Millis, MA — A new cop on the Millis police force, who put a whole neighborhood on lock-down and initiated a massive manhunt when he fabricated a story to cover up his car accident, has just been found dead in his residence near Millis, Massachussets.
In September, Officer Bryan Johnson, 24, said someone in a pickup truck opened fire on his vehicle as they passed in opposite directions on Forest Road.
“My cruiser’s been shot at. I’m at Forest Road. It’s going to be a dark maroon pickup,” the officer radioed to dispatch at 2:17 p.m.
As the story goes, he spun around to avoid the gunfire and seek shelter, whereupon his vehicle slammed into a tree and caught fire. The fire part is true, as his cruiser was photographed in a charred state, but the gunshots were all his own.
“We have determined that the officer’s story was fabricated. Specifically, that he fired shots at his own cruiser as a plan to concoct a story that he was fired upon,” Millis Police Sgt. William Dwyer said. “The evidence indicates the shots were not fired by a suspect, and there is no gunman at large in or around the town.”
Last week, Johnson was indicted on six counts after calling in a bomb threat at Millis High School as well as the staged shootout. If he would have been convicted, he faced up to 40 years behind bars.
However, the case has now been dropped as Johnson was pronounced dead over the holidays.
According to the Washington Post,
A spokesman for the Millis Police Department, which fired Johnson in September after determining that he made up a story about having been shot at, said police and firefighters responded to the scene at his home. Upon arrival, they found a deceased 24-year-old man, but the police spokesman would not confirm it was Johnson.
The Norfolk District Attorney’s Office, which identified Johnson as the decedent, said in a statement that there were no signs of foul play and that the death is not being investigated as a homicide.
Police say they were called to the home by another resident of the house who found Johnson unresponsive.
Johnson is the second police officer in just weeks to die after faking their own attack.
In September, a massive manhunt ensued after Lt. Joe Gliniewicz was found dead 50 yards from his cruiser 15 minutes after he radioed in that he was pursuing three suspects on foot. Despite locking down the entire town, as was the case in Johnson’s situation, no suspects were found in the area.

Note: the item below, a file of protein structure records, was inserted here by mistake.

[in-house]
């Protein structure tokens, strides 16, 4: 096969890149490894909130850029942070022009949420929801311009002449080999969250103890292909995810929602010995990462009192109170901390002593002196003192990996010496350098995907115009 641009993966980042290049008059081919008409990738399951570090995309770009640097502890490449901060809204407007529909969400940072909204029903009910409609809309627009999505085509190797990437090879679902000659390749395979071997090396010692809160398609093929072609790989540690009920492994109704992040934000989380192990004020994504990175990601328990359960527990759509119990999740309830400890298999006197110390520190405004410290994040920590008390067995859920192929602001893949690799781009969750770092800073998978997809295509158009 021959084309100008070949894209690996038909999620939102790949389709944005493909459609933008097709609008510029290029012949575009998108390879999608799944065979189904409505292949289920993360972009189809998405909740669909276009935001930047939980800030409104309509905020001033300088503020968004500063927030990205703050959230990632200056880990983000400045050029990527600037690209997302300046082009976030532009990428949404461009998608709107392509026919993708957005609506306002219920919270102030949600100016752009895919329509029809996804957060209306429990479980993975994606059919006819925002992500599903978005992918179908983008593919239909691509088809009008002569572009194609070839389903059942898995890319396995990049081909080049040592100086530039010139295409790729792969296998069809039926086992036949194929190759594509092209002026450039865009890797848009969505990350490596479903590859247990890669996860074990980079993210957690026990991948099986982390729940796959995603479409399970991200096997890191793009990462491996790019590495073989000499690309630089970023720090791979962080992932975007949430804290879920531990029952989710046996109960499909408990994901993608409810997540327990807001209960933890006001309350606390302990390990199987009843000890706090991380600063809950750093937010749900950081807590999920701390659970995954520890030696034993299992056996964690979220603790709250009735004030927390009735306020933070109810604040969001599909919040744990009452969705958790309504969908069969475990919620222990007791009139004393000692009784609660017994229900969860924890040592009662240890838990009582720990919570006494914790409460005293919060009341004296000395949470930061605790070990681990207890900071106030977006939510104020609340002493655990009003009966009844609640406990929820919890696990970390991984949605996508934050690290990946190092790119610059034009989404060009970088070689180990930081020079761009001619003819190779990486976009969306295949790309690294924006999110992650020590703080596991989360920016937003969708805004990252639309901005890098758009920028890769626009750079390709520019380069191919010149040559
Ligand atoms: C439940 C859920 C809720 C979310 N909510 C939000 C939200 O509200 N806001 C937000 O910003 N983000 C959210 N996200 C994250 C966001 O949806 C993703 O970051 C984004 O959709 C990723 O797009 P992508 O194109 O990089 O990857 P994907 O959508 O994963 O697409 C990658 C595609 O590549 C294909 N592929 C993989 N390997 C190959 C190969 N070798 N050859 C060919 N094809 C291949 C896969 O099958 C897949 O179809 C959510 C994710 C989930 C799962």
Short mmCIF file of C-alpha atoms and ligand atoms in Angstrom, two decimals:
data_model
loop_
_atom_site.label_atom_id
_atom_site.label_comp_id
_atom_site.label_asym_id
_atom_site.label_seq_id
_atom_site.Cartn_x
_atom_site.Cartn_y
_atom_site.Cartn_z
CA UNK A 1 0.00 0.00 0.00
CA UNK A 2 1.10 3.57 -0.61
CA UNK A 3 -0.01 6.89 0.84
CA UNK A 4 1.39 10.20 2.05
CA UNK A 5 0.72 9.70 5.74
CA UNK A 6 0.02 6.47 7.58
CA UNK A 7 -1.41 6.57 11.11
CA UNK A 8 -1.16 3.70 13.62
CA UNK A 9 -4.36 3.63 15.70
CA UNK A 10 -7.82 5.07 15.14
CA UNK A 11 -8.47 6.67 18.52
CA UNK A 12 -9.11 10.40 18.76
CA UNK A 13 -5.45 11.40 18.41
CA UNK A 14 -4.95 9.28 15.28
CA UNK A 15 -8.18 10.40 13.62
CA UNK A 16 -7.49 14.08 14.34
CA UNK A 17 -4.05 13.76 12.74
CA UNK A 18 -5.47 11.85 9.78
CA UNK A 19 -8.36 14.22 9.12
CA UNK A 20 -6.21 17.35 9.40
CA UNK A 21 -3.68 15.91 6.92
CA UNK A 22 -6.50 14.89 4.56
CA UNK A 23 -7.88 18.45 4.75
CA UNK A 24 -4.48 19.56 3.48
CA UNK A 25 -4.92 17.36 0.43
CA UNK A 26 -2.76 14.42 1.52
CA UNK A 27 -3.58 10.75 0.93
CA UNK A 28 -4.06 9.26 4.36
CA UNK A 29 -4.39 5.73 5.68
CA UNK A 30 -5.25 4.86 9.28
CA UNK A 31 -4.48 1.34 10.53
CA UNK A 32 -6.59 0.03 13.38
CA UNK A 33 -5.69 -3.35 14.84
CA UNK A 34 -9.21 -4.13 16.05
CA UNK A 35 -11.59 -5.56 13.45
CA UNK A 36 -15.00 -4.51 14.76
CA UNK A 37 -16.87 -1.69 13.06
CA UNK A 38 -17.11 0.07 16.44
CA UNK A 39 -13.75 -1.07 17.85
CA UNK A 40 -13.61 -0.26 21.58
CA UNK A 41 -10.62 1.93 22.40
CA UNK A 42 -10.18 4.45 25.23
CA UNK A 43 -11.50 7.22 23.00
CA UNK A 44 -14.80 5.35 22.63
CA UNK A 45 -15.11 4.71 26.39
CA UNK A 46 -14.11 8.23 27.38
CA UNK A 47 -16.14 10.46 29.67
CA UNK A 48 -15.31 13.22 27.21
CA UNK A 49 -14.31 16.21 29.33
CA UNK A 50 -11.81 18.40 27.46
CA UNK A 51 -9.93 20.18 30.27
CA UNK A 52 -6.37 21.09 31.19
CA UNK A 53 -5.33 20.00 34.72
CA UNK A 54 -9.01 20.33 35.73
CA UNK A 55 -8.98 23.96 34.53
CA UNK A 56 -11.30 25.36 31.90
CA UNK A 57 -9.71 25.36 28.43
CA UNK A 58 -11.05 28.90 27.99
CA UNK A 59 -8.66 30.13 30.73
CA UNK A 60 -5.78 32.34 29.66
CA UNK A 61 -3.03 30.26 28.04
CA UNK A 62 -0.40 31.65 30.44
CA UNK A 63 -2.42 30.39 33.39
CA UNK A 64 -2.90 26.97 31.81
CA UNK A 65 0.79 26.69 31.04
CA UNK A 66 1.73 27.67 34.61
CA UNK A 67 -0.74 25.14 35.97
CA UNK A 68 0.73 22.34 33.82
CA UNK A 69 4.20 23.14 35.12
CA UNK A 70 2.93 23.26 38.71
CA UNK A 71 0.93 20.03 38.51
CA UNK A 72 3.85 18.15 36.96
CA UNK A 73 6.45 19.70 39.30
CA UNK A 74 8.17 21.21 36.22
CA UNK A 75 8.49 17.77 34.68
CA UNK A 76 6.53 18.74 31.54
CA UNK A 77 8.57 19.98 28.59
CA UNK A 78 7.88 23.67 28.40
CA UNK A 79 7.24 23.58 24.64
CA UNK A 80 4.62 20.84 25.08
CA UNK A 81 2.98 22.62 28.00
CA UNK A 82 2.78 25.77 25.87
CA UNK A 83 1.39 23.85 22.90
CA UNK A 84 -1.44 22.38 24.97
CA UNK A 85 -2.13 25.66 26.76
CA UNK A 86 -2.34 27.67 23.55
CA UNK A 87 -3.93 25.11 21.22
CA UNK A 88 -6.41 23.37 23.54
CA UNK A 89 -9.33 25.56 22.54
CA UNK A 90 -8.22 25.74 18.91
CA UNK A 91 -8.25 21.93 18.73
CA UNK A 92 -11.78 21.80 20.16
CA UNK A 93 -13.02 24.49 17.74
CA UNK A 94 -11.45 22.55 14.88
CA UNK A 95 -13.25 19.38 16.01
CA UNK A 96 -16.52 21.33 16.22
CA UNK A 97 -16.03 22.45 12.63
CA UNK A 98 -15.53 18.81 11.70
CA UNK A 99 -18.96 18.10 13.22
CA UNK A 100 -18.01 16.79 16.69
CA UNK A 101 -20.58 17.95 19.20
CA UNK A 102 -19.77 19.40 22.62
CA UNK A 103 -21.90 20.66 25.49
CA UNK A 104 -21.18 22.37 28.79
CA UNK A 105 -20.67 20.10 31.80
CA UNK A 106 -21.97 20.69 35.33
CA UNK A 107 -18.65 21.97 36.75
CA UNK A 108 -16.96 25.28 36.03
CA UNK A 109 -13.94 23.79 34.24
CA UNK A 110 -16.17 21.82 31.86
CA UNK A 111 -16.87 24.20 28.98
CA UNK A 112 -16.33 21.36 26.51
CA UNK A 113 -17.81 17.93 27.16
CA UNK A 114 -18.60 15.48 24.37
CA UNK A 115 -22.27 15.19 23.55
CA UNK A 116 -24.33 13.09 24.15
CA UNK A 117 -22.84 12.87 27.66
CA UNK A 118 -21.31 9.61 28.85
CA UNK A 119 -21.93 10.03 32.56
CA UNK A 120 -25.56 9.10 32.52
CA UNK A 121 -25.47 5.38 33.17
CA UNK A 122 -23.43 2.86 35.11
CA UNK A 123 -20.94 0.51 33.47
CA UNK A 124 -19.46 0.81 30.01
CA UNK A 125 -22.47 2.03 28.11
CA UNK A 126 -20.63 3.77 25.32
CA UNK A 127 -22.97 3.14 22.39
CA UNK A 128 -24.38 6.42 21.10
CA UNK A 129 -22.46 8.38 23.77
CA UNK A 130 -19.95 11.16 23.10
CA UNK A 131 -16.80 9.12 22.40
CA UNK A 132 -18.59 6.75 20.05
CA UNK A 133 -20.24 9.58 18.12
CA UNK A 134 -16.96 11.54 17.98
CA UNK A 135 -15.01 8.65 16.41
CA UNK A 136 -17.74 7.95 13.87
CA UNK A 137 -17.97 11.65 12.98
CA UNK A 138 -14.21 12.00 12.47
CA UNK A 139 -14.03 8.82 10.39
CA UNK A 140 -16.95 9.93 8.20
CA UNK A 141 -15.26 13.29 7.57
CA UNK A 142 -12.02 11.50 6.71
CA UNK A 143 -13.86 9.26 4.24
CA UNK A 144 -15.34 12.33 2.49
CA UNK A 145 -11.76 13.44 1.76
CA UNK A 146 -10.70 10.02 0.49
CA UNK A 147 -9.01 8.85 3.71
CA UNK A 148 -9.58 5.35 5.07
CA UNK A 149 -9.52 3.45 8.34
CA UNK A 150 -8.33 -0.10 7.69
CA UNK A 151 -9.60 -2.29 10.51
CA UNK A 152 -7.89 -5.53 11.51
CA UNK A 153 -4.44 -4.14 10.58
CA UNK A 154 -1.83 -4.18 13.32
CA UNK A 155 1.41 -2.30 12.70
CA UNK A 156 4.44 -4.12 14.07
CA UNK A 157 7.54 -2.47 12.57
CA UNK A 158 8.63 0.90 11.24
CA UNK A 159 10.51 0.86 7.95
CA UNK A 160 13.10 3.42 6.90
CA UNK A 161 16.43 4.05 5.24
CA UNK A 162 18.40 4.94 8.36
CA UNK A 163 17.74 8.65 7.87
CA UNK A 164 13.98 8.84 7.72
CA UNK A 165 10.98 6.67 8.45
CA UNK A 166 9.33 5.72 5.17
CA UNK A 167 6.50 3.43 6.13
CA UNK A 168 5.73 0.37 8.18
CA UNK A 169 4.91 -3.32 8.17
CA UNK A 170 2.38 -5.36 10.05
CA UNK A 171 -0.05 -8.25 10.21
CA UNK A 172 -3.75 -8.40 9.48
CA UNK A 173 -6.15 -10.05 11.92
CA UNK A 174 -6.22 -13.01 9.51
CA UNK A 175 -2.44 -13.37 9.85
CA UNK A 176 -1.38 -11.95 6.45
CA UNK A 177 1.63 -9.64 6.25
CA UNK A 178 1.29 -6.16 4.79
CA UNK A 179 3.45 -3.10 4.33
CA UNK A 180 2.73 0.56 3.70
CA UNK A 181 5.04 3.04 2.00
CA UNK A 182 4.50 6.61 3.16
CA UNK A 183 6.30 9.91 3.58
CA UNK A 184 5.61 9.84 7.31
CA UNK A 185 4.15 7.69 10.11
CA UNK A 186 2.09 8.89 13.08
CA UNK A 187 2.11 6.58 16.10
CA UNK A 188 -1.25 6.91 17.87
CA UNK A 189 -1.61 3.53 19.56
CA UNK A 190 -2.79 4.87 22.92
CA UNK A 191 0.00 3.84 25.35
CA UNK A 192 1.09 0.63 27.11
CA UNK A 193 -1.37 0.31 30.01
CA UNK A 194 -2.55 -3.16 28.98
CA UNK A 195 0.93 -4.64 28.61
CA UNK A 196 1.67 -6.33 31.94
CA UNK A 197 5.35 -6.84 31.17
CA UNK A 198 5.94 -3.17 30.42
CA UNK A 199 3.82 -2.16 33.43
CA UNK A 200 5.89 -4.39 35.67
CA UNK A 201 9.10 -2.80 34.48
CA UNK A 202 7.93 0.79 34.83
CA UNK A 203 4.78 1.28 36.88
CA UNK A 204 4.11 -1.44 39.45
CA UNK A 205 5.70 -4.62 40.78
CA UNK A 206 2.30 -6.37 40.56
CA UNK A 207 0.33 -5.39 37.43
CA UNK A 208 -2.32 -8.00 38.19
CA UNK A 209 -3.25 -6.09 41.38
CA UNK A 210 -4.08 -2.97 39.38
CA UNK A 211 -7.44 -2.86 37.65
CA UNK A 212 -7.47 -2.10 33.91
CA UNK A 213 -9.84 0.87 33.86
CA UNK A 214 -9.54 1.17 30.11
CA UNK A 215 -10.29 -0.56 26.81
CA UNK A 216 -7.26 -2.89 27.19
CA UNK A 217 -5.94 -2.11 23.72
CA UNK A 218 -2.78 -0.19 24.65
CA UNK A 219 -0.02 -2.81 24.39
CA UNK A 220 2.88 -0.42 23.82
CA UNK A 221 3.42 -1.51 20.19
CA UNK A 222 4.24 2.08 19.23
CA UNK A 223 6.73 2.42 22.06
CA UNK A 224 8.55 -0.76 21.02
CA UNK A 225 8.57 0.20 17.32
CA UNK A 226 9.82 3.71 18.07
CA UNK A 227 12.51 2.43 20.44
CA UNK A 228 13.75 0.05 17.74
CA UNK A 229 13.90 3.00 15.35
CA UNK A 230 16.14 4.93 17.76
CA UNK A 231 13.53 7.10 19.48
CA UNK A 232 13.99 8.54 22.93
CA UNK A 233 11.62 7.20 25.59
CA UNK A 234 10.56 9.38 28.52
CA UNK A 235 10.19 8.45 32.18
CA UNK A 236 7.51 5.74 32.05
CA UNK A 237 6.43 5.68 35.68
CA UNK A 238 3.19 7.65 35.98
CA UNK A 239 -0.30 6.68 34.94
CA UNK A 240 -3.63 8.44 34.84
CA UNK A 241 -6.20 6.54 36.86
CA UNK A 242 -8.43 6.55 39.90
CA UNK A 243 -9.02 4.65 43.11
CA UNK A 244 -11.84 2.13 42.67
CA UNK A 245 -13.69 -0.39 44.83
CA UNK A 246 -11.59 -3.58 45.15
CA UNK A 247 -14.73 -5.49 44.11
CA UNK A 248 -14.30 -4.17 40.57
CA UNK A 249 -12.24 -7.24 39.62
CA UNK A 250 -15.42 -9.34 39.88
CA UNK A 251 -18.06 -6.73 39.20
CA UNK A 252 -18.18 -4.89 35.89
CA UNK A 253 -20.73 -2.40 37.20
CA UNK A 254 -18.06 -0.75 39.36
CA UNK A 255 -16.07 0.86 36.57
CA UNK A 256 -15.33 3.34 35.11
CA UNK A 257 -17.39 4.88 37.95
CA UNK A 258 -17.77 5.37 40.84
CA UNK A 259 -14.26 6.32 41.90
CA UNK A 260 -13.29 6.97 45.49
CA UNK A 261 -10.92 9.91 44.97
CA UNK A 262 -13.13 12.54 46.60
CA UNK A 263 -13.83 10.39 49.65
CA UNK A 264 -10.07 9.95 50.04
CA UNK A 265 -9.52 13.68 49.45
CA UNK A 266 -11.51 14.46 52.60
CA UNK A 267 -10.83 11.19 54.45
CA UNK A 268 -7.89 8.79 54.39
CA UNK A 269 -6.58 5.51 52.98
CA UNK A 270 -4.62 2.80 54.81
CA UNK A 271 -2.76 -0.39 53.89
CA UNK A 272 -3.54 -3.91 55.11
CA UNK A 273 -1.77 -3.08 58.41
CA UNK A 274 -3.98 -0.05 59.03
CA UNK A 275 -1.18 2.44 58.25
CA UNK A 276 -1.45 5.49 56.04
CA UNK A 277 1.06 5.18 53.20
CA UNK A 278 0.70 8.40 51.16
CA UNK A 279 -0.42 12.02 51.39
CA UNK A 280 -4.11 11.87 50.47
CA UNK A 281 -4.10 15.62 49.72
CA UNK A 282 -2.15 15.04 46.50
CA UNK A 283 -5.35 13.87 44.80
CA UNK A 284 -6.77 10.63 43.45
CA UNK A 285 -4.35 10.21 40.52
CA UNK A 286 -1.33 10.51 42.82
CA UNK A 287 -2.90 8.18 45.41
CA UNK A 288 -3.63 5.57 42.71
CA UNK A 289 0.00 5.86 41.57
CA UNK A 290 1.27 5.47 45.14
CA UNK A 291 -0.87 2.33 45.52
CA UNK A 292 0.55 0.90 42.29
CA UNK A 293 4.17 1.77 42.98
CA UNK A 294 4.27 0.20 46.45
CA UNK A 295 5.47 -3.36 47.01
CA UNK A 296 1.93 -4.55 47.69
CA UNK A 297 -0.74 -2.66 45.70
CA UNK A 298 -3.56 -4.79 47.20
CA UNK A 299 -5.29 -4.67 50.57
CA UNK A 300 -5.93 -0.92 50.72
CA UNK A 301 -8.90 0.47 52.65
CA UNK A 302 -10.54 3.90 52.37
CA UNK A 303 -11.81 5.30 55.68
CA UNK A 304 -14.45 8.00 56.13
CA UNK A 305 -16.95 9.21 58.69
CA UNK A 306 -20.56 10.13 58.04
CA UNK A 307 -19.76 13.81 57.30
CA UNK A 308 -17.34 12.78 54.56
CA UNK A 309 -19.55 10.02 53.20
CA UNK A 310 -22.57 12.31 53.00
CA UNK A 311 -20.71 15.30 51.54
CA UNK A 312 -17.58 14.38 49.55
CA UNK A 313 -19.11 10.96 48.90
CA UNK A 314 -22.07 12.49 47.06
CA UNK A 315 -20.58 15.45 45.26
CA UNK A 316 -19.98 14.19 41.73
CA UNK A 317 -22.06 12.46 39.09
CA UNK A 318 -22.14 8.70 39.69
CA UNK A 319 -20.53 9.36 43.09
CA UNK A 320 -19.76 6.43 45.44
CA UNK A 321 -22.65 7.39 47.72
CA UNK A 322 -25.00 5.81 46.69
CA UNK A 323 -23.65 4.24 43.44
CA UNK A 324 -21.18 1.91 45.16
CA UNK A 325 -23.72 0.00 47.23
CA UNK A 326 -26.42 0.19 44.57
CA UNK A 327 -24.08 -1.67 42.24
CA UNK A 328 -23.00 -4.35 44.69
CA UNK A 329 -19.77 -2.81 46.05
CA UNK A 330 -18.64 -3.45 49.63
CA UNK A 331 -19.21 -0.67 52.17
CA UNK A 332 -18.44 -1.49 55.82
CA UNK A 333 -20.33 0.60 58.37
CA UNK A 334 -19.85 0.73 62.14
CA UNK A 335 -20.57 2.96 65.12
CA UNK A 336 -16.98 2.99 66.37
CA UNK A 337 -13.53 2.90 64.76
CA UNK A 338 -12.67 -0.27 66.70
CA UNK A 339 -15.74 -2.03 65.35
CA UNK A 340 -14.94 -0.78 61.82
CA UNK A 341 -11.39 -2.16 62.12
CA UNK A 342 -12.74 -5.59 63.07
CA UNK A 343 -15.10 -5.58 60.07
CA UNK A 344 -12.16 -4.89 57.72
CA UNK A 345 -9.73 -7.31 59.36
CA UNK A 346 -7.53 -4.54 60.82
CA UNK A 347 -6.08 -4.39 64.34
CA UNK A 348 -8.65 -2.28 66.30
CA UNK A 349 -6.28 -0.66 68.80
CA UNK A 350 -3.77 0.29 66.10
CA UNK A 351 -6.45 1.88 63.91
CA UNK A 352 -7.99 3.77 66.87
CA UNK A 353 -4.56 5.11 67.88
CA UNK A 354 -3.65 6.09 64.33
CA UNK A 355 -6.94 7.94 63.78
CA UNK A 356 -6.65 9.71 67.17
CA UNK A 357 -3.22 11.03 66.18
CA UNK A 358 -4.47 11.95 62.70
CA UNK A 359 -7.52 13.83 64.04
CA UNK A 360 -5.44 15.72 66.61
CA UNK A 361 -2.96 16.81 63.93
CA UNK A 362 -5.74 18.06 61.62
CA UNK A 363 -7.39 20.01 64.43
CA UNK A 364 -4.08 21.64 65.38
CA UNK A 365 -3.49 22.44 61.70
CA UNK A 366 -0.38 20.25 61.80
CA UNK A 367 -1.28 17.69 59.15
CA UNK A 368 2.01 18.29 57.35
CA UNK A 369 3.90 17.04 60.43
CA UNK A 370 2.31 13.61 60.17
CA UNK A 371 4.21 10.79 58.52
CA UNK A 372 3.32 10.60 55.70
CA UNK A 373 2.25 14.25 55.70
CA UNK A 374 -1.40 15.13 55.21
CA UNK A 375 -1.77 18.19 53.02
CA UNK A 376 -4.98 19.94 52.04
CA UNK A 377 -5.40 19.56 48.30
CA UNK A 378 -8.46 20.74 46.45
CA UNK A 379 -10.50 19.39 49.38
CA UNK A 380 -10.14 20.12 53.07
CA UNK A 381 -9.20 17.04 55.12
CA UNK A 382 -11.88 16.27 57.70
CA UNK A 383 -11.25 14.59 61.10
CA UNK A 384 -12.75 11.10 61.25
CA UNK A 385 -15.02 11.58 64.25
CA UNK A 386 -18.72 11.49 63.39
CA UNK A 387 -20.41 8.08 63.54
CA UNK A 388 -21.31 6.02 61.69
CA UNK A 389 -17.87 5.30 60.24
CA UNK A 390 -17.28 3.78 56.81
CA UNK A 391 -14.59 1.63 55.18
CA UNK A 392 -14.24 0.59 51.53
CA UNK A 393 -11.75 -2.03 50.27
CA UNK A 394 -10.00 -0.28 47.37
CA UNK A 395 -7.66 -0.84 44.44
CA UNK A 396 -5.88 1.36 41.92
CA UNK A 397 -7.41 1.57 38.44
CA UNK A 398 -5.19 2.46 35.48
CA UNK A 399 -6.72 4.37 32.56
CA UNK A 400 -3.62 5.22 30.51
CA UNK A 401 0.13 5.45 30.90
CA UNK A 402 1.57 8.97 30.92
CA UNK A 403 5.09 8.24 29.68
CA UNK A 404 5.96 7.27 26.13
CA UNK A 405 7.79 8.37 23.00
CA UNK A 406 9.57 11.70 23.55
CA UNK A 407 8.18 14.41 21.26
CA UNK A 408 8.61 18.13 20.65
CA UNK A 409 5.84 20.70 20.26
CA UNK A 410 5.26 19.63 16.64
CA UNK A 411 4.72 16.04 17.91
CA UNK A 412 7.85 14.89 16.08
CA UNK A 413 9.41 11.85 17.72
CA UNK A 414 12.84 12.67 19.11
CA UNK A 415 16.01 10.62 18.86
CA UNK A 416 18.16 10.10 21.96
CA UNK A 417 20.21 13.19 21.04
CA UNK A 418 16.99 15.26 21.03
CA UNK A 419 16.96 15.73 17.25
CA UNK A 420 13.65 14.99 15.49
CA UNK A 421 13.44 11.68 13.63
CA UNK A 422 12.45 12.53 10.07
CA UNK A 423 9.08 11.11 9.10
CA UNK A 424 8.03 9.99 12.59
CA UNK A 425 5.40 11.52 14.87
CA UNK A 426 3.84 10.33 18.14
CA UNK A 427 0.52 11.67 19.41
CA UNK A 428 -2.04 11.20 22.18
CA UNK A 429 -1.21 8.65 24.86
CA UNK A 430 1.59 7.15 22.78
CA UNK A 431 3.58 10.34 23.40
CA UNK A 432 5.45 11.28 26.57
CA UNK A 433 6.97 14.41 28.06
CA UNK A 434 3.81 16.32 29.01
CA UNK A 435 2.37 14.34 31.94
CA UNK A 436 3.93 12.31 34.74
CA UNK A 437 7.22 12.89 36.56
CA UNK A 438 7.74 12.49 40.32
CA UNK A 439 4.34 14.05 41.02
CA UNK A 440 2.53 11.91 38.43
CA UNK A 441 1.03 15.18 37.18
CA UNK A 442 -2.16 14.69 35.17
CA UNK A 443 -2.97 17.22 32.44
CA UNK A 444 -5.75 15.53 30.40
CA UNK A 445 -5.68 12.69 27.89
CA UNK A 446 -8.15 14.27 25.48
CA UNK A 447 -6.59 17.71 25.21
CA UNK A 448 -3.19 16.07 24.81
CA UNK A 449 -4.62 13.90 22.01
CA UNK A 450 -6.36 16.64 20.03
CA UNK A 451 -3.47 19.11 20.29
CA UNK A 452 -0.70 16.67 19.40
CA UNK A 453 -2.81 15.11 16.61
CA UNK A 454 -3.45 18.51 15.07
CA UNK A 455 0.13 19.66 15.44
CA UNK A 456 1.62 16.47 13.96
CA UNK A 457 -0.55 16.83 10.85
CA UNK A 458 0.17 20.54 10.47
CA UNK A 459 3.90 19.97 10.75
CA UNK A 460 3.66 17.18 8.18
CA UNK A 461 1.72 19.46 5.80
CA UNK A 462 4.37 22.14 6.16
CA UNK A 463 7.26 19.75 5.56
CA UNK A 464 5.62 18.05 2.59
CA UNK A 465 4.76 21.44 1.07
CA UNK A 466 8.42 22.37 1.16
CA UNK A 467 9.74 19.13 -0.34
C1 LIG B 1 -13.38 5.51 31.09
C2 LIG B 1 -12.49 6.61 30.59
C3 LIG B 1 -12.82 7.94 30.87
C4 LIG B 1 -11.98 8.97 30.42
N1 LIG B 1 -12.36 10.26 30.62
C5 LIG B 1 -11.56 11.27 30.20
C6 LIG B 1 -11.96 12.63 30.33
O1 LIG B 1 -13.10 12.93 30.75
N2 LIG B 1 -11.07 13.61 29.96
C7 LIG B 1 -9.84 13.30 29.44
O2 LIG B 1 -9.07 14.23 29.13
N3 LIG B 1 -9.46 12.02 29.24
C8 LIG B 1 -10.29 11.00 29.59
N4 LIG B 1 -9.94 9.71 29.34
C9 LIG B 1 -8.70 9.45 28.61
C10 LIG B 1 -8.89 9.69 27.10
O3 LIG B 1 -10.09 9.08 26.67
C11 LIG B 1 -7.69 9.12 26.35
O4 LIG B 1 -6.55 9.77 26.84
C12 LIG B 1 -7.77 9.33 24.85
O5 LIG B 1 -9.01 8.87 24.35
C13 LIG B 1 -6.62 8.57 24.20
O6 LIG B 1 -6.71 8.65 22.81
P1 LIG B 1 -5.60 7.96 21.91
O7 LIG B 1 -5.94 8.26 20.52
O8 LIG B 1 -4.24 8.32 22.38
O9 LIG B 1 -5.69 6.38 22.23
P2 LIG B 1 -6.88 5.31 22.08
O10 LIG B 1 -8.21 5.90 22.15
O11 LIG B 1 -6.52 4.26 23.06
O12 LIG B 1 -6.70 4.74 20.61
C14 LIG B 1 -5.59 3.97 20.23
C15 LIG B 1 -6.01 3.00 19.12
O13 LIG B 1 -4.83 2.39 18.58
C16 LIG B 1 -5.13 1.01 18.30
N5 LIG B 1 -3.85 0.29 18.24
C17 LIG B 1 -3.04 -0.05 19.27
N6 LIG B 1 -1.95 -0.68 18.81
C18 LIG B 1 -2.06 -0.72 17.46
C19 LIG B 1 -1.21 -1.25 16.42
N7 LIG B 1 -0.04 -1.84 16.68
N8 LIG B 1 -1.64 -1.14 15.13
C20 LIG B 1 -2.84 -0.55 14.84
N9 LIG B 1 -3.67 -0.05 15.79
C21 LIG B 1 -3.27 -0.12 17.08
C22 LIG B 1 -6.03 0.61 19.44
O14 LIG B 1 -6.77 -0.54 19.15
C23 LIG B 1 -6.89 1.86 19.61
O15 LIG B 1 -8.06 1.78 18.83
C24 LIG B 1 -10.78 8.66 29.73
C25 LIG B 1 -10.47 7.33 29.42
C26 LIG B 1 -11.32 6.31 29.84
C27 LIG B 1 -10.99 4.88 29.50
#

Earlier this month, it was revealed that the reason no suspects were ever found was due to the fact that Gliniewicz killed himself. In a press conference Wednesday morning, Lake County Major Crimes Task Force commander George Filenko said, “This staged suicide was the end result of extensive criminal acts that Gliniewicz had been committing.”
An investigation revealed Gliniewicz had been stealing and laundering money from the police department program that mentored young people hoping to become law enforcement officers.
While the cause of death in the case of Johnson has not been released, the fact that no signs of foul play are suspected indicates that his death was most likely a suicide.
Johnson, like Gliniewicz was clearly ready to lie and proved to be destructive to cover up his own crimes, yet both were reveared as hero cops until word of their behavior became public. What other horrors are going on inside police departments in this country?
“It’s hard for me personally; Bryan was a friend, and when this is all over, I wish him the best,” Sgt. William Dwyer, who was running the department at the time, told the Boston Globe. “But we are not going to allow anyone who violates the public trust or commits a crime to receive special treatment.”